The Santa Ana Pueblo tribe launched sports betting Tuesday at its Santa Ana Star Casino, in partnership with Nevada-based USBookmaking. In doing so, New Mexico became the sixth US state to offer full-scale, legal sports betting and the fifth since the striking down of PASPA.
The launch was a low key affair, with none of the fanfare that had preceded the opening of the first sports books in states like New Jersey and Delaware, where governors and celebrities were invited to place “ceremonial bets.”
In fact, according to James Barron, a sports columnist with the Santa Fe New Mexican, the media were not permitted access to the opening of the Santa Ana Star’s sports book.
Barron went along anyway, just for the fun of it. Arriving shortly after the sports book’s noon opening, he reported a modest crowd and a line of about 10 people standing between himself and his first ever sports bet.
More Tribes to Follow
The launch comes despite no sports betting legislation having been passed — or even introduced — by lawmakers. The Santa Ana Pueblo believed that as class III gaming, sports betting was covered in their compact with the state — and it seems they were right.
The tribe received an effective green light from New Mexico’s attorney general office last week. The AG found no legal impediment to its ambitions, declaring that “sports betting at the Santa Ana Star Casino is governed by the Pueblo of Santa Ana Gaming Regulatory Commission.”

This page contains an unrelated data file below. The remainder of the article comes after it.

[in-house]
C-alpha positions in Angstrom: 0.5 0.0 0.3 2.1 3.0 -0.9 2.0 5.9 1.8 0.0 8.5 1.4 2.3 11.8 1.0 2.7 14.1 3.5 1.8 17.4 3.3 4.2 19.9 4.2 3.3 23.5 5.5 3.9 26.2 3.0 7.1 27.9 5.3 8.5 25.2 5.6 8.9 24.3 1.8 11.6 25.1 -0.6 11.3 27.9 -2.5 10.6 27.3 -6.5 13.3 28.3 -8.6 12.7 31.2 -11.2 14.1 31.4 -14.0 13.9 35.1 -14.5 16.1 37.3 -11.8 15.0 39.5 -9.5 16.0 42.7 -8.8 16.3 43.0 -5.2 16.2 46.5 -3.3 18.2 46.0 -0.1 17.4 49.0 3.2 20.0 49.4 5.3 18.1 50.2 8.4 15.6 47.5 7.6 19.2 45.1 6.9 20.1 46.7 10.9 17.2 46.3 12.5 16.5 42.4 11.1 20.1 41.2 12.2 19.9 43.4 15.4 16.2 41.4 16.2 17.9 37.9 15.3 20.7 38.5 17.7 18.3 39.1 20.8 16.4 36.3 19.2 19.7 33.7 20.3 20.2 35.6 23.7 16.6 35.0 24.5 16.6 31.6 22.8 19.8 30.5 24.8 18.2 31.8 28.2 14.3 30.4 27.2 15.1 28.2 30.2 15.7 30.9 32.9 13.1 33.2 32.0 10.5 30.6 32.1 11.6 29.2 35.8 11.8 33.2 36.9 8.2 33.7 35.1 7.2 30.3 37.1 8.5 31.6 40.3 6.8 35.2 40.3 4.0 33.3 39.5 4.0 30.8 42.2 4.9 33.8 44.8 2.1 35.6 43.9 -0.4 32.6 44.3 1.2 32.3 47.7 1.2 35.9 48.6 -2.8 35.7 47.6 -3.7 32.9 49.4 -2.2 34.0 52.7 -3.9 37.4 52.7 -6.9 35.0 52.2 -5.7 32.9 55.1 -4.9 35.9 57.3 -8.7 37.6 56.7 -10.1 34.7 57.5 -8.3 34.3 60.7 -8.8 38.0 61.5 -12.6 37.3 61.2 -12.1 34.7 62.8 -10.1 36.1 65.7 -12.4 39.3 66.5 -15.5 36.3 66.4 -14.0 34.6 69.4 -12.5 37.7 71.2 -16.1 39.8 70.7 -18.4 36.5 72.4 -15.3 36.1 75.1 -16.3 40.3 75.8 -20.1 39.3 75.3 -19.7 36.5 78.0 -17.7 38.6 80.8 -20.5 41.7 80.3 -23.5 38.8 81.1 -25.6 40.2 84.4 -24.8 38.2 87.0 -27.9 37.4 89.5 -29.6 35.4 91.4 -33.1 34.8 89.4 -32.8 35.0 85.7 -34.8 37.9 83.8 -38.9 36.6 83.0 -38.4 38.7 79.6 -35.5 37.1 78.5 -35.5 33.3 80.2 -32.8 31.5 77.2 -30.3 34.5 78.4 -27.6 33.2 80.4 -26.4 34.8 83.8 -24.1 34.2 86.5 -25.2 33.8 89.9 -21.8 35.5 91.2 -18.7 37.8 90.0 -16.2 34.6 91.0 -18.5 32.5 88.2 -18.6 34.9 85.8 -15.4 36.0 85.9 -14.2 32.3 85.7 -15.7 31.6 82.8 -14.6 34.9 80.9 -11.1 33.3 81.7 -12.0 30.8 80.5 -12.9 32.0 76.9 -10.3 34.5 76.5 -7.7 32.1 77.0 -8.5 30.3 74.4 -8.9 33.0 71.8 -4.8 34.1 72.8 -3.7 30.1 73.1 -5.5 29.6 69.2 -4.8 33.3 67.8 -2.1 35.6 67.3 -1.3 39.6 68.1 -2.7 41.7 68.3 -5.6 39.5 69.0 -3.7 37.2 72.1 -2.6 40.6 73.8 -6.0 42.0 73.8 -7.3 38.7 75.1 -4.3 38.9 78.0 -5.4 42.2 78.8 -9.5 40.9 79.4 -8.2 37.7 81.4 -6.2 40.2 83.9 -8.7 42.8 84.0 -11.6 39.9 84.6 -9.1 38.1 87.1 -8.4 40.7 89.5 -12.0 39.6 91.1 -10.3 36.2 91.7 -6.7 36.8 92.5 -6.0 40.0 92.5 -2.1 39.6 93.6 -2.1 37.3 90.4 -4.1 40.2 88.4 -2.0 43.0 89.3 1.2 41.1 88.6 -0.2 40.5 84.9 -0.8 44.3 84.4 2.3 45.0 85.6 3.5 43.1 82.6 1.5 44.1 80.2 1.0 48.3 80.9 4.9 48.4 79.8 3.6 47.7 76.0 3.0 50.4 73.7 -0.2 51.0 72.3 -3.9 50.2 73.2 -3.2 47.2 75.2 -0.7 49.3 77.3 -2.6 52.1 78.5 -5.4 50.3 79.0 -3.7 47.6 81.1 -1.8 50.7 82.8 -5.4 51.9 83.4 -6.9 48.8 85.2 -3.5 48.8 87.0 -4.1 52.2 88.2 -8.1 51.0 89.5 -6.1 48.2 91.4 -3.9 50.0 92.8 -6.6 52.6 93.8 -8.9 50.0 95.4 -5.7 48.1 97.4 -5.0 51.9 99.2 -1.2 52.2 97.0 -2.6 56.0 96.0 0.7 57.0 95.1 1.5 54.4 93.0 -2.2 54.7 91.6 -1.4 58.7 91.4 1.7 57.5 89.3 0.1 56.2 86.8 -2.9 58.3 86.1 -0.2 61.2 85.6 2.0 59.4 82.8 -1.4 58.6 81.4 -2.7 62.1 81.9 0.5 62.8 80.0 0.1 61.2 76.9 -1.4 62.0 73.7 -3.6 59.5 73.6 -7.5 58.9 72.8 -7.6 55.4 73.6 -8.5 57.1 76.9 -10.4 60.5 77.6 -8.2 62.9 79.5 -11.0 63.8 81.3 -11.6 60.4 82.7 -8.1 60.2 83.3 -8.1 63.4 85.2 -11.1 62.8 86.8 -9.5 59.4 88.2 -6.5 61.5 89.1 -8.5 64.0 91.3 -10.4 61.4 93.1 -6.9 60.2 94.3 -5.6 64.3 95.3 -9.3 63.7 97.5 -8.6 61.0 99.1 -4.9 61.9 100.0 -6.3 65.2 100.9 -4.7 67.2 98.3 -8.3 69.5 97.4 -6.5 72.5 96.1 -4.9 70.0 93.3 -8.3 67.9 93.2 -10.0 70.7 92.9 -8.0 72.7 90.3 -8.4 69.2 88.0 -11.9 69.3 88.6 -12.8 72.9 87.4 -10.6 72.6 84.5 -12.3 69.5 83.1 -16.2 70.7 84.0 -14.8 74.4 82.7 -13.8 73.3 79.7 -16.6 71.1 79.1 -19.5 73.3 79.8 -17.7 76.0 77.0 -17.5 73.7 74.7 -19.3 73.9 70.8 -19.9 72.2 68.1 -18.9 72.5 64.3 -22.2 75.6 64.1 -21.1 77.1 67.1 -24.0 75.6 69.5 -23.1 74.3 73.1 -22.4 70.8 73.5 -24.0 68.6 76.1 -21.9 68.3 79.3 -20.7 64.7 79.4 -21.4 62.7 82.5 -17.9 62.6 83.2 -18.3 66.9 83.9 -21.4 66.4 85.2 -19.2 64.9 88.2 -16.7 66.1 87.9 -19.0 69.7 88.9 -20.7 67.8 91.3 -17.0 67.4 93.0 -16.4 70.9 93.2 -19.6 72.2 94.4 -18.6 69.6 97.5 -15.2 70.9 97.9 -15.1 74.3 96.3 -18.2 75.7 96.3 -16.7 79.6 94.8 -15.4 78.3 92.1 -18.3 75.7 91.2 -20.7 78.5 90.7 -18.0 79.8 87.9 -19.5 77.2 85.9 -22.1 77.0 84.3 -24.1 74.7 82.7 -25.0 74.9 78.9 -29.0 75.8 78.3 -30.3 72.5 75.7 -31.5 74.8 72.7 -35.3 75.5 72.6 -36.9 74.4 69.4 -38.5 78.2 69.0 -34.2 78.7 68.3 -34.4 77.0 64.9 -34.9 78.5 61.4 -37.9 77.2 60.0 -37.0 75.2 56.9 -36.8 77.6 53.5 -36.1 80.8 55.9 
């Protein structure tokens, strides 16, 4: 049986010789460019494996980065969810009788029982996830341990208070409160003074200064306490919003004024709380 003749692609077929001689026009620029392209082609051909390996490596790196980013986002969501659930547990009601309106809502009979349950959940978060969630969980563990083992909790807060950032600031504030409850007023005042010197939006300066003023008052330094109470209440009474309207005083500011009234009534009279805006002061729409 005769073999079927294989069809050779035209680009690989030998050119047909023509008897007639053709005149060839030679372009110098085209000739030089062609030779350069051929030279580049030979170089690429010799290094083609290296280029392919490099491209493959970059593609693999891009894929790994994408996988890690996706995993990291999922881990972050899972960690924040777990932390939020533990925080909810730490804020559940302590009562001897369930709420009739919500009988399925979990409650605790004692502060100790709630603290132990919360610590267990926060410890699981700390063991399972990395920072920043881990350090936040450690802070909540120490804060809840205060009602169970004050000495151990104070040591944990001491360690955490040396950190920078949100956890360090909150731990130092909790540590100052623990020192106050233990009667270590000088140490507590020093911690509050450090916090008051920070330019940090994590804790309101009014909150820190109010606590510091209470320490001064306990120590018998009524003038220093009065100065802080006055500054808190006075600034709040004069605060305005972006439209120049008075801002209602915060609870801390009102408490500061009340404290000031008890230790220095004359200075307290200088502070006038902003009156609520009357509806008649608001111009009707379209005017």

USBookmaking president and Nevada sports book veteran Vic Salerno told the SFNM last week that other tribal casinos were “well into the process” of building their owns sports books.
He declined to name any names, but industry sources told Sports Handle recently that the Mescalero Apache tribe was in the process of launching sports betting at its Inn of the Mountain Gods resort, in partnership with IGT.
Sports Betting Ops Indian-Only
State Rep. Moe Maestas (D-Albuquerque) said last week that while it was a pity the state will get no share of the revenue from sports betting, he was supportive of the tribes’ ventures, which he said could help tourism.
Maestas told SFNM there would be no question of the legislature passing a law to legalize commercial sports betting because this would violate the tribes’ exclusivity on class III gaming, as laid out in their existing compacts.
“I would rather that bettors bet with a local entity than with all these internet sites from the Bahamas,” Maestas said. “The key is allowing tribal entities to have exclusive rights to the New Mexico market.”